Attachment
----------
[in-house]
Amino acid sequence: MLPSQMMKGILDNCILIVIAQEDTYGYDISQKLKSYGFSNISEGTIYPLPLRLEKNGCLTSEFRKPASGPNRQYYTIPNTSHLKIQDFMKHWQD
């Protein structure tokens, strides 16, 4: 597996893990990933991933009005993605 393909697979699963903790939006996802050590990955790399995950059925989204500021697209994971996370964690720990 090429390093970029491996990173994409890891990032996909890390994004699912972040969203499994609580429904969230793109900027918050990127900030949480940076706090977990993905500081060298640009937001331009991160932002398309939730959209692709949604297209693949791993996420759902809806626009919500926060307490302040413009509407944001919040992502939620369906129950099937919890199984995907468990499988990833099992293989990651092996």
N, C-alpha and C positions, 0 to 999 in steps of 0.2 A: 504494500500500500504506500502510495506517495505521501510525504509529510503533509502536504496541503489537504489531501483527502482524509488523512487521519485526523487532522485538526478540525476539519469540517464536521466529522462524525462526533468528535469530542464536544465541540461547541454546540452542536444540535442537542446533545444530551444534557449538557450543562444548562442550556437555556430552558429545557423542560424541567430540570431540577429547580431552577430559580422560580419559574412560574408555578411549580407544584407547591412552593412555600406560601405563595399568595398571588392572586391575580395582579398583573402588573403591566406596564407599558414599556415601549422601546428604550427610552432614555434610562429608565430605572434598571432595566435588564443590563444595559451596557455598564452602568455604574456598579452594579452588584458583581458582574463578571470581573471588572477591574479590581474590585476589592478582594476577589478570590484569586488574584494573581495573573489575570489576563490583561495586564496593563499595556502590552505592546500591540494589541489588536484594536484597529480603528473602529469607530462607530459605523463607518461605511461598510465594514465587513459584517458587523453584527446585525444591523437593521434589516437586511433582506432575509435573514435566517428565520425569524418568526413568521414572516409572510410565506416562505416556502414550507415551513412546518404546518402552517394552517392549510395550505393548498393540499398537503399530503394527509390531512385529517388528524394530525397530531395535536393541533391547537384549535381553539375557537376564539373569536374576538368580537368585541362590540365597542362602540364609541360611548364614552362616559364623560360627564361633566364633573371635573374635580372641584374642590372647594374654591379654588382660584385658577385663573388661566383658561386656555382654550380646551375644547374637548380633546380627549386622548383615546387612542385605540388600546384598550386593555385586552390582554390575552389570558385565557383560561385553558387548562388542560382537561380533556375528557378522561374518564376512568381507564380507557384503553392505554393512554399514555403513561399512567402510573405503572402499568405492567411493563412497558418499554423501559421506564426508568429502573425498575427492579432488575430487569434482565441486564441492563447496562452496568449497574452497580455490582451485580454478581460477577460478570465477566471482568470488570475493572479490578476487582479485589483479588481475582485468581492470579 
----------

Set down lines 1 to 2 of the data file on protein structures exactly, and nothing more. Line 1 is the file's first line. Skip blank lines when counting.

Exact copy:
[in-house]
Amino acid sequence: MLPSQMMKGILDNCILIVIAQEDTYGYDISQKLKSYGFSNISEGTIYPLPLRLEKNGCLTSEFRKPASGPNRQYYTIPNTSHLKIQDFMKHWQD